All of the Libec stuff I've seen is utter crap. I would avoid their products. Gitzo makes great stuff. Should last a lifetime.
Noam, I actually checked out those Gitzo legs today at B&H. I'm not sure what camera you're using, but I wouldn't put much weight on those- they're pencil thin. I needed a lightweight travel tripod for my 5d, and put the Manfrotto 701 head (not recommended unless you really need to cut down on weight) on the Gitzo 2531LVL legs. This setup also gives you a ball leveling mechanism, which is crucial for fast setup, so you don't have to spend a bunch of time messing with the legs. Whatever you get, you should get something with a leveling mechanism (usually in video, you get a head with a ball level base, and attach it to legs that have the proper size bowl- probably 75mm for you).
I just finished my 2nd short documentary! 'Filipino Rice Policy', It discusses the corruption behind this massive monopoly in the Philippine rice trade and the future of Agriculture Policy in the Philippines. I would love to hear your criticism and thoughts on what I should do with it. It's only 23-minutes
you can email me at: firstname.lastname@example.org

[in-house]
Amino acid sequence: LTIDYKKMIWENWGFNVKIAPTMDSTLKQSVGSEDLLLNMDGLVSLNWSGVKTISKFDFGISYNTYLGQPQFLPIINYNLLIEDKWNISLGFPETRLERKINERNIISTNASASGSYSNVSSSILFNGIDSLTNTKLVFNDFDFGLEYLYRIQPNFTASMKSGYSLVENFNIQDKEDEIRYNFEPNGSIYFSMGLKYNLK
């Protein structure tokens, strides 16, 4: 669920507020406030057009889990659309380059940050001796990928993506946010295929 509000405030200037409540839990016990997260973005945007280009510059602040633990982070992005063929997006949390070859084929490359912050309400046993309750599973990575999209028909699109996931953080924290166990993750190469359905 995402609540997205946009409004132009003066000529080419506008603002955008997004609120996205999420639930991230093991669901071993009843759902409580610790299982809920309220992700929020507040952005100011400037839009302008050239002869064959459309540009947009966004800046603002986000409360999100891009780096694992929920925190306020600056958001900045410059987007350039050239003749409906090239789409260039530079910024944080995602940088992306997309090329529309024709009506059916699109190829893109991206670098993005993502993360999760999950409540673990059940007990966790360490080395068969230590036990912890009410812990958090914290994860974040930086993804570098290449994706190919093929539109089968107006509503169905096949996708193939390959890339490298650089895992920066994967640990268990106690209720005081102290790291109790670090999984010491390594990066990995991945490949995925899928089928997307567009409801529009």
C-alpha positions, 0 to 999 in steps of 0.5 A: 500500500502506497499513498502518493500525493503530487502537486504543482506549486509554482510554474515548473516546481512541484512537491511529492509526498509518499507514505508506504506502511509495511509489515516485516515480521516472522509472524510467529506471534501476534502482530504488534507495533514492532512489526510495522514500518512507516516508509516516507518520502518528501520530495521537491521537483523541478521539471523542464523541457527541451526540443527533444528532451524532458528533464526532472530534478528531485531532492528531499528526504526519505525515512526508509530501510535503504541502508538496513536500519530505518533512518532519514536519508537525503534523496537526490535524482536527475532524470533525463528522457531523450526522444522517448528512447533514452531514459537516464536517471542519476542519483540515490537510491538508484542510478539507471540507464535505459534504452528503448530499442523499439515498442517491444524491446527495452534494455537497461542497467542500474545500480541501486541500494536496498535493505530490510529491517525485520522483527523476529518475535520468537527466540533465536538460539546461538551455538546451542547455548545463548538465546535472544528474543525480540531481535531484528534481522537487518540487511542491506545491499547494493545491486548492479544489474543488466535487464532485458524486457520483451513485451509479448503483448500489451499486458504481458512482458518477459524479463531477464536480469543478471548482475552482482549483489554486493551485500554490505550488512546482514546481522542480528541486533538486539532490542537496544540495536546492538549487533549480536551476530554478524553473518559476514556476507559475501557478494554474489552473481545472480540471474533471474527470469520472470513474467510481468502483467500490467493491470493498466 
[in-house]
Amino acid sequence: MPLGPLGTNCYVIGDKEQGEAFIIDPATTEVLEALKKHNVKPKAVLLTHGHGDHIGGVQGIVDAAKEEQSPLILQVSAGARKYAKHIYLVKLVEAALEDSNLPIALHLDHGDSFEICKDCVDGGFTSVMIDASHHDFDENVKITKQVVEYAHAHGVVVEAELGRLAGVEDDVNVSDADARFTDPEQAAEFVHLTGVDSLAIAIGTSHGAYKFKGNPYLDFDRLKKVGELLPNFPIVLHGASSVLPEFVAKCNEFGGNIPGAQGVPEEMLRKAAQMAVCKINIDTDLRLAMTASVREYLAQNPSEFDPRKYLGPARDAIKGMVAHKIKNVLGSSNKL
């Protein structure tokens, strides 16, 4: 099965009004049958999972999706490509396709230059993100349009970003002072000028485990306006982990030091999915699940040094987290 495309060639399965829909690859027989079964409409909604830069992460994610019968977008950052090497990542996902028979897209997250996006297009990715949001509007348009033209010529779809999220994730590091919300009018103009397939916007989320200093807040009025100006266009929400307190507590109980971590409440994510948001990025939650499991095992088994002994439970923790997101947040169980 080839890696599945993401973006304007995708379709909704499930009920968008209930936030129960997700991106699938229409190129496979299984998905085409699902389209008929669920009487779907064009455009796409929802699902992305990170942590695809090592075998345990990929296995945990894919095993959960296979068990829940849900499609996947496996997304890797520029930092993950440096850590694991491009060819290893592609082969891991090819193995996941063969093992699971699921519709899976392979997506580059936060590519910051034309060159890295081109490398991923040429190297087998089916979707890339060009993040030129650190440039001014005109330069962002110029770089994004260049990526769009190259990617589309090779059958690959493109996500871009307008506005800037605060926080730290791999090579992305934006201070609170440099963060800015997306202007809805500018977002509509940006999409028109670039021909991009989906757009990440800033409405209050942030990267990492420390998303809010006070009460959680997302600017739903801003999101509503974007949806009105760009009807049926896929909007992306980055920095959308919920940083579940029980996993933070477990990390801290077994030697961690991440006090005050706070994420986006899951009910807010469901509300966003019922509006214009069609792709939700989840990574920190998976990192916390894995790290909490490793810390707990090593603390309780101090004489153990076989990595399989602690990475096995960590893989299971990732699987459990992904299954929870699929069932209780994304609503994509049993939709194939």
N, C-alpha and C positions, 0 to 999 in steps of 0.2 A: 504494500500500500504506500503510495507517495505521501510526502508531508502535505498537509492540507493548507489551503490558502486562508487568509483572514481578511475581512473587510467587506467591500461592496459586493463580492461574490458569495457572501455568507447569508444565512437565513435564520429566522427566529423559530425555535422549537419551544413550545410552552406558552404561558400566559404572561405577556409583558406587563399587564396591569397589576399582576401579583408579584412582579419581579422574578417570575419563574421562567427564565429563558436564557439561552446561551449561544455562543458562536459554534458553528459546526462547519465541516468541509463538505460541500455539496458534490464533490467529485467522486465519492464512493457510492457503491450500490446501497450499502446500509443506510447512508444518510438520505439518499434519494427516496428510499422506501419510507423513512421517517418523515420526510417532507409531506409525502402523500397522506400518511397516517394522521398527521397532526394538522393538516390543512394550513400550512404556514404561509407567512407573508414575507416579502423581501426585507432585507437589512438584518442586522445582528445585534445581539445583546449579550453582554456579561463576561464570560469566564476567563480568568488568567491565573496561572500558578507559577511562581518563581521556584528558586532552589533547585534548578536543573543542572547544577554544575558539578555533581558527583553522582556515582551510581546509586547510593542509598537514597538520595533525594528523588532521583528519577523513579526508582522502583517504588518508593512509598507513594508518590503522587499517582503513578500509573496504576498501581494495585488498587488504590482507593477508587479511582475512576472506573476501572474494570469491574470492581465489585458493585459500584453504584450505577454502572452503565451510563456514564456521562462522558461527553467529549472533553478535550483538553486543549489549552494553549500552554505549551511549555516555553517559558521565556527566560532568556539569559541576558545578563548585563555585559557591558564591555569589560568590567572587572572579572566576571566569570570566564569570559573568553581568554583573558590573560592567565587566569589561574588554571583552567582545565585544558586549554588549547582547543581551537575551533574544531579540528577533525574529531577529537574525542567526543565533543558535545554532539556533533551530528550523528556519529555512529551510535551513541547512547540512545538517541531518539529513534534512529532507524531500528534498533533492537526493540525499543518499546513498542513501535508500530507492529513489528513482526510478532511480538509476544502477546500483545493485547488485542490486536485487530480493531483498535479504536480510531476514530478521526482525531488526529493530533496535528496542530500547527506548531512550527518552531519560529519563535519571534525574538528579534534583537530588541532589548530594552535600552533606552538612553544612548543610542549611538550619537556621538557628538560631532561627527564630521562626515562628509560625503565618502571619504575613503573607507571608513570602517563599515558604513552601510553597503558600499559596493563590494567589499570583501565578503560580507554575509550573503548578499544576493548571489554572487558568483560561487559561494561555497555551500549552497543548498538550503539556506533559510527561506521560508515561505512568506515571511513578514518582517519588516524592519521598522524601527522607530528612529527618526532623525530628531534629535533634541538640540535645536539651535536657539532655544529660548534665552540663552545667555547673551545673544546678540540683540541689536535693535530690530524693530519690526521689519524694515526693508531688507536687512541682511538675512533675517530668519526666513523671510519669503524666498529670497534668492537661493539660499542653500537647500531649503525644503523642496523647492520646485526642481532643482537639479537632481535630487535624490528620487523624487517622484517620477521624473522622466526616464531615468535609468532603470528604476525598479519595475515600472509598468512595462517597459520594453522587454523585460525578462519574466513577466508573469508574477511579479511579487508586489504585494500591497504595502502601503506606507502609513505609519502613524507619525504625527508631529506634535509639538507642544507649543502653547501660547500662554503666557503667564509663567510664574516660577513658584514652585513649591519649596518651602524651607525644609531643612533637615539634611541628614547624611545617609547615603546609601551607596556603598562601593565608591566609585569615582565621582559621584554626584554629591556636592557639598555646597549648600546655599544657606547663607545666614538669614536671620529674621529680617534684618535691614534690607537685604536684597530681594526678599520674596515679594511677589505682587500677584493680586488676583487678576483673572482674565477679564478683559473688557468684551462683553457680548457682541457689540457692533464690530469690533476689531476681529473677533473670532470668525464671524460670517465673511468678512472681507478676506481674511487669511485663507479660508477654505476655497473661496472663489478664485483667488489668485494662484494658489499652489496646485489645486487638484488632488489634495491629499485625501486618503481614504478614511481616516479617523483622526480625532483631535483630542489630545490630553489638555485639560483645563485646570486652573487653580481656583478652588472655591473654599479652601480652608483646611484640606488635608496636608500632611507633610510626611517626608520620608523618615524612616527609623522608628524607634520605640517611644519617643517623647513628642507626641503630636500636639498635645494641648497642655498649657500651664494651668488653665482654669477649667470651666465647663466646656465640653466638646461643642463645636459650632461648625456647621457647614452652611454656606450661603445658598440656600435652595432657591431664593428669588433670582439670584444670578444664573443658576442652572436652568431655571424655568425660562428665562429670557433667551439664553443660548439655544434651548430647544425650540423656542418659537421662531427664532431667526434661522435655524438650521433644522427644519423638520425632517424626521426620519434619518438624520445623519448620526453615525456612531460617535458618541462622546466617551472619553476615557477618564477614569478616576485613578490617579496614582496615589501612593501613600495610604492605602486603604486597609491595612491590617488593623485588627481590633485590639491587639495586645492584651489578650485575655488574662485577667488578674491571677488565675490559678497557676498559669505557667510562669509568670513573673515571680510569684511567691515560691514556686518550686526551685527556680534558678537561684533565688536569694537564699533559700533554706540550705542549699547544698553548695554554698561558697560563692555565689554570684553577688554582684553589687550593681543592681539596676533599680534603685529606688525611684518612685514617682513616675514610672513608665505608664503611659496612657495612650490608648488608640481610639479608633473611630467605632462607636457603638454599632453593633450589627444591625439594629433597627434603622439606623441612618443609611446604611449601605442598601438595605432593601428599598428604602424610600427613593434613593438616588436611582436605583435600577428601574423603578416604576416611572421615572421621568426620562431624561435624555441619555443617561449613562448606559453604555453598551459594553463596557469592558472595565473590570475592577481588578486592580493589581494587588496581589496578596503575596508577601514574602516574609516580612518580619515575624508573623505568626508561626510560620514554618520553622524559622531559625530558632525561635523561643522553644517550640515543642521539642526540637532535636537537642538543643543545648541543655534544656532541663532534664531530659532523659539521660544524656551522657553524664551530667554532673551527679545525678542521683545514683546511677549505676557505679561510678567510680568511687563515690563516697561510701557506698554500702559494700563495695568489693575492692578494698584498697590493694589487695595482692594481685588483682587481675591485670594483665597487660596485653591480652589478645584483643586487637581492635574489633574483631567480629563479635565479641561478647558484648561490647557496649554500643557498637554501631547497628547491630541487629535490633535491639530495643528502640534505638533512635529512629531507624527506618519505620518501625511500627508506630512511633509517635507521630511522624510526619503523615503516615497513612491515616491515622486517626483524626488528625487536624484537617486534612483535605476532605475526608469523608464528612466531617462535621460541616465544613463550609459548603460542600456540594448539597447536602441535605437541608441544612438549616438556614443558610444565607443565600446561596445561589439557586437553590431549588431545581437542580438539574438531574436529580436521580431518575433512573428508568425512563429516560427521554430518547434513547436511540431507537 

I'm currently working on a series of small segments for my website, all of which are documentary-style segments that have to do with cars and motoring. During some of the filming, we will be on a race track that a friend of mine manages, and some of the other filming will be done on the road leading to the track. It's a very remote road that not that many people go on, but what I'm worried about is if someone does drive down the road when we are filming. I'll have basically myself along with a camera car, and two people setup on tripods along the road. How worried should I be about if someone drives by when we are filming, or something like that? It would be quite difficult to chase them down and ask them for a release, obviously..
Wouldn't worry a bit about that, Matt. If they don't speak on camera, or featured prominently, I don't go after them with releases.
an art school (that i am not a member from) is interested in giving me financial support for a documentary about a new school classical music concert from one of their students. they were very vague about the amount of money they wont to spend on my film.
so my question is: do you think it is more clever to get there with a detailed and rather expensive budget or should i go and propose a small budget?